Iran's currency fell more than six percent against the dollar on Sunday, hitting another record-low, as fears of a U.S. withdrawal from the nuclear deal continued to drive speculation.
The rial reached 55,200 to the dollar at the close on the open market -- a drop of nearly a third in the past six months -- according to the Financial Informing Network, considered the most reliable for fluctuations in the free rate.
"There is a clearly an increase of people buying dollars because they think the United States will pull out of the nuclear deal," said the head of an exchange office in Tehran, on condition of anonymity.
The gap with the government's official rate, which stood at 37,814 on Sunday, has continued to widen, threatening a return of high inflation which the government has battled to bring under control.
"The government can't do anything when there is this much panic. If the U.S. exits the agreement, the Iranian currency could collapse even further and reach 70,000 to the dollar," said the exchange dealer.
The head of the central bank, Valiollah Seif, and Economy Minister Masoud Karbasian were summoned to parliament to discuss the issue last Monday.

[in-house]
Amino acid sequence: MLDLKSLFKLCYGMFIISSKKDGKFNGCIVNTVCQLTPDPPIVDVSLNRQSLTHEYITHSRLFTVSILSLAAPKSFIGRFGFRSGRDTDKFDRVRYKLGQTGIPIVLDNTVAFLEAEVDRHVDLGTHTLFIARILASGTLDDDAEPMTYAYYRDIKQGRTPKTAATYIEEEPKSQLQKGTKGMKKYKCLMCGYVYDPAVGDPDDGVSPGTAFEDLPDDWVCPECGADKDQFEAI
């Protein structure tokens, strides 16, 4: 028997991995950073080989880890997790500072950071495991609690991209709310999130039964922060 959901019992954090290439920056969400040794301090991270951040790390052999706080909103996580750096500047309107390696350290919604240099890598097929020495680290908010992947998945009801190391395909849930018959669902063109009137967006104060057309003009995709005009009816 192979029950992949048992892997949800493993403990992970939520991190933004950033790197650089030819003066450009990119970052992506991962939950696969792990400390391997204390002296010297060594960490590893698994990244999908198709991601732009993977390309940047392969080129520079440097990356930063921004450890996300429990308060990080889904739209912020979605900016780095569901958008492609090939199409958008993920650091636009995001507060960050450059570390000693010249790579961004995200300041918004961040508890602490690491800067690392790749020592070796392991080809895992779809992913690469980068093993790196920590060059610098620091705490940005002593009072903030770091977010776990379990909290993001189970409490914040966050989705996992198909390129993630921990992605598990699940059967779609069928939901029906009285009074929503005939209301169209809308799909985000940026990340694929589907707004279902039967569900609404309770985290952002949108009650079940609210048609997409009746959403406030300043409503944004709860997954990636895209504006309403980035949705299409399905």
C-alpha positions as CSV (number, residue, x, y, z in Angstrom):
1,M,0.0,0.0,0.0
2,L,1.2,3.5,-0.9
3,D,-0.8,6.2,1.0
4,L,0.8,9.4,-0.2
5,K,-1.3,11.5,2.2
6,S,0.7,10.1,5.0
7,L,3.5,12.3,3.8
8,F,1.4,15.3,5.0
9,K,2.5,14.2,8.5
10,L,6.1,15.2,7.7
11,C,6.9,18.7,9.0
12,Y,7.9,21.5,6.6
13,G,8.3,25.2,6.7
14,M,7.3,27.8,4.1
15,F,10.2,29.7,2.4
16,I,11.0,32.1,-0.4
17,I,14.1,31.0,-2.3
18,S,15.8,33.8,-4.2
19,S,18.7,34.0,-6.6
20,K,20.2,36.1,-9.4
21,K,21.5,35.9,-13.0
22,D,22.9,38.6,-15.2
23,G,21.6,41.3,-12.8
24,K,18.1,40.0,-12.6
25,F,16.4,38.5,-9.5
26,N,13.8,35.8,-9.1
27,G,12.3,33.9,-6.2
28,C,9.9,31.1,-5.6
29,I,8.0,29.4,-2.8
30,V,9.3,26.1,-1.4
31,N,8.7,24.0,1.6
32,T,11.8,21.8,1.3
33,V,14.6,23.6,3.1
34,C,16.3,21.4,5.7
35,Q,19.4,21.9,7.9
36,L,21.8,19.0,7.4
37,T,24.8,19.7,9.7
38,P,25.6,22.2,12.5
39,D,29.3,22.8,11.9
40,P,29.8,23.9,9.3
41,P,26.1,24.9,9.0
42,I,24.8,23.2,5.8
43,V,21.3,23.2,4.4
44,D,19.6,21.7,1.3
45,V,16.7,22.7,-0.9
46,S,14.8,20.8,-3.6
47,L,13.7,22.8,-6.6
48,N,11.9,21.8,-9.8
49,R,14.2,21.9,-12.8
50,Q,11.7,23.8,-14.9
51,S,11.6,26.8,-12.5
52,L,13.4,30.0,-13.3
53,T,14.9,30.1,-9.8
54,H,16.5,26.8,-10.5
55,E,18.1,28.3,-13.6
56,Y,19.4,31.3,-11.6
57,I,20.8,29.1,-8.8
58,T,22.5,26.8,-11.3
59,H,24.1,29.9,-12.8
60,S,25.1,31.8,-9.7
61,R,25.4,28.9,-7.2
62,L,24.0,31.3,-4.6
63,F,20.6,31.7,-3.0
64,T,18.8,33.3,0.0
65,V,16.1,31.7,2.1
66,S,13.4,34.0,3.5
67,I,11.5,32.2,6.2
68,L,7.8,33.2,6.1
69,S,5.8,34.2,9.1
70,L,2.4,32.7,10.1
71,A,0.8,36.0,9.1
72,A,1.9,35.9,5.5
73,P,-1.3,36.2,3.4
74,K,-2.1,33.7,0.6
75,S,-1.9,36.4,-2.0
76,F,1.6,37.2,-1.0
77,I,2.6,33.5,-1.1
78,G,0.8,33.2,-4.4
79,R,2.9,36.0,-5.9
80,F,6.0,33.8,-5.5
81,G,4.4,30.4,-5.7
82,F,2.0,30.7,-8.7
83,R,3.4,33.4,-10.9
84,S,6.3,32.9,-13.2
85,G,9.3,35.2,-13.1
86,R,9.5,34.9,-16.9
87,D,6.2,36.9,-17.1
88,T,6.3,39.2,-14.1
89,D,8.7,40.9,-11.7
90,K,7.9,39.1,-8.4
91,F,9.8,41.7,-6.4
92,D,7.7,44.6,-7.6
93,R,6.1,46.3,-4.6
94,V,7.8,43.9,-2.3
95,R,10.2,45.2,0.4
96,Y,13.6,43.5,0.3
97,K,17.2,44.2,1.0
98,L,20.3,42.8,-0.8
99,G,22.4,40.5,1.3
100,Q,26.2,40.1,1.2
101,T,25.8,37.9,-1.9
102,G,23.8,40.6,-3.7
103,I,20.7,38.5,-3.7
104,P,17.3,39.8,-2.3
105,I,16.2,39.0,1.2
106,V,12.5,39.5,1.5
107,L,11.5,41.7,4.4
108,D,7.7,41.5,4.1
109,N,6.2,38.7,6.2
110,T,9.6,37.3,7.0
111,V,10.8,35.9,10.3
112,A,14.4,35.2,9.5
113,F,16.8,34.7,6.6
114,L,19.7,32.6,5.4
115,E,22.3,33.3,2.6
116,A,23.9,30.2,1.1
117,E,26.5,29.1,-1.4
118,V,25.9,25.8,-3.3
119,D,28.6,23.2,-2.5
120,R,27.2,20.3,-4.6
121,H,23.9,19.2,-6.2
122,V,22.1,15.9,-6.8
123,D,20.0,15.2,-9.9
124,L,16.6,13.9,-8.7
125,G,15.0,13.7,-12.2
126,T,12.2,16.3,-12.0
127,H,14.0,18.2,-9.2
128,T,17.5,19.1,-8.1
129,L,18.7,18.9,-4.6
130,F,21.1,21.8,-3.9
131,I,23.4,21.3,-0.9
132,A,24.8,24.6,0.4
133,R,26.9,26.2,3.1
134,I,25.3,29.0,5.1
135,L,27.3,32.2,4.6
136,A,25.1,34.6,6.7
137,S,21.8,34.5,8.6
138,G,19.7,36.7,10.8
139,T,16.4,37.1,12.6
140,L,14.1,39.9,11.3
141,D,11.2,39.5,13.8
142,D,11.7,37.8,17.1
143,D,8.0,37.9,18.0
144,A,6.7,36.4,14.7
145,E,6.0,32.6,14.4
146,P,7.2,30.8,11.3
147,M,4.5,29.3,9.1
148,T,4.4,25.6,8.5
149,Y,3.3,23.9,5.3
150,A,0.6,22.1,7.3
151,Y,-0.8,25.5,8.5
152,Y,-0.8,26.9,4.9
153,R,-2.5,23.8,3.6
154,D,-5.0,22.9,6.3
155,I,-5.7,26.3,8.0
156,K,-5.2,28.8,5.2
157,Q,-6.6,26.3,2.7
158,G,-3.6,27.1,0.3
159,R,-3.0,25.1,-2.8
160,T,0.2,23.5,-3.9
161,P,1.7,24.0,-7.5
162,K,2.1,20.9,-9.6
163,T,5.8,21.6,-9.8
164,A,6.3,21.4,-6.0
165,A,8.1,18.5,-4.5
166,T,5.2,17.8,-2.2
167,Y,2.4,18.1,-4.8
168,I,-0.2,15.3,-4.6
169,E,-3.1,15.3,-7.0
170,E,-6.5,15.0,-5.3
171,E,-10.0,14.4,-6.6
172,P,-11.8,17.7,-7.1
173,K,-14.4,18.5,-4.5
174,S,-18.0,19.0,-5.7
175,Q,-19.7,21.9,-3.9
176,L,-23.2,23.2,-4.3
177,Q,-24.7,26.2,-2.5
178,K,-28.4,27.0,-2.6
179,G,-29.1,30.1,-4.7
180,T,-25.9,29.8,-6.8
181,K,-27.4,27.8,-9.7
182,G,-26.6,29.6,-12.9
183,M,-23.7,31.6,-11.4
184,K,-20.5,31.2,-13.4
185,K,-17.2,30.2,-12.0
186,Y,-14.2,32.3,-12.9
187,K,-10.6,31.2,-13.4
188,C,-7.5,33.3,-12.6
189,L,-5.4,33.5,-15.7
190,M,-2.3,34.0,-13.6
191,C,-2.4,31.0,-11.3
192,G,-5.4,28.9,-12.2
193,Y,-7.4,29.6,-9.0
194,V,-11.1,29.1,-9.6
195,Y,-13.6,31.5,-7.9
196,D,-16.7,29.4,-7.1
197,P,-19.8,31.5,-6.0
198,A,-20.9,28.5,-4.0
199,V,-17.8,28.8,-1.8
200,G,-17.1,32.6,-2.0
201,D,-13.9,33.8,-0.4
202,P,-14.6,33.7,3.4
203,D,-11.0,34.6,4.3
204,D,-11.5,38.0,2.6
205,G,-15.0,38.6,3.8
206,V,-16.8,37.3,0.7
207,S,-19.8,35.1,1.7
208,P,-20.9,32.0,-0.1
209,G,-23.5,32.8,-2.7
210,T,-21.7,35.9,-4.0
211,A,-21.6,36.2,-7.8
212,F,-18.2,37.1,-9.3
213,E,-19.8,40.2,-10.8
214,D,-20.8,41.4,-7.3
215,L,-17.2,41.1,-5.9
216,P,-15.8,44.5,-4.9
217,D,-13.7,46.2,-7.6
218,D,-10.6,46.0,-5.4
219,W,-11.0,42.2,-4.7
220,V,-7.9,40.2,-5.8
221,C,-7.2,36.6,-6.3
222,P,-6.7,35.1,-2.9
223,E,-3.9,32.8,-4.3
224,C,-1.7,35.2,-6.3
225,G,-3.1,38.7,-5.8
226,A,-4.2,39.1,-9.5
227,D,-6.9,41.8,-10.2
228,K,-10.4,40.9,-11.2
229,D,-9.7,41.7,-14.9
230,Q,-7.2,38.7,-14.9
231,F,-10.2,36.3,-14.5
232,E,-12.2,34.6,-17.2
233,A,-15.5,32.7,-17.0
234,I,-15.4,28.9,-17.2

Long queues have been seen outside exchange offices for weeks as uncertainty mounts over the nuclear deal which Iran reached with world powers in 2015.
President Donald Trump has threatened to walk away from the deal and re-impose sanctions by May 12 -- the next deadline for confirming US involvement -- unless new restrictions are placed on Iran's nuclear and missile programs.
The rial stood at around 40,000 to the dollar in October, when Trump said he would no longer certify Iran's compliance with the nuclear deal, and has been falling steadily since.
Iran's government took drastic measures in February to stem the decline, arresting unlicensed exchange dealers and freezing speculators' accounts, but they have had little impact.
President Hassan Rouhani, who has staked his legacy on trying to revive the economy by rebuilding ties with the West, sought to play down the decline earlier this year, saying Iran was bringing in plenty of dollars through oil sales.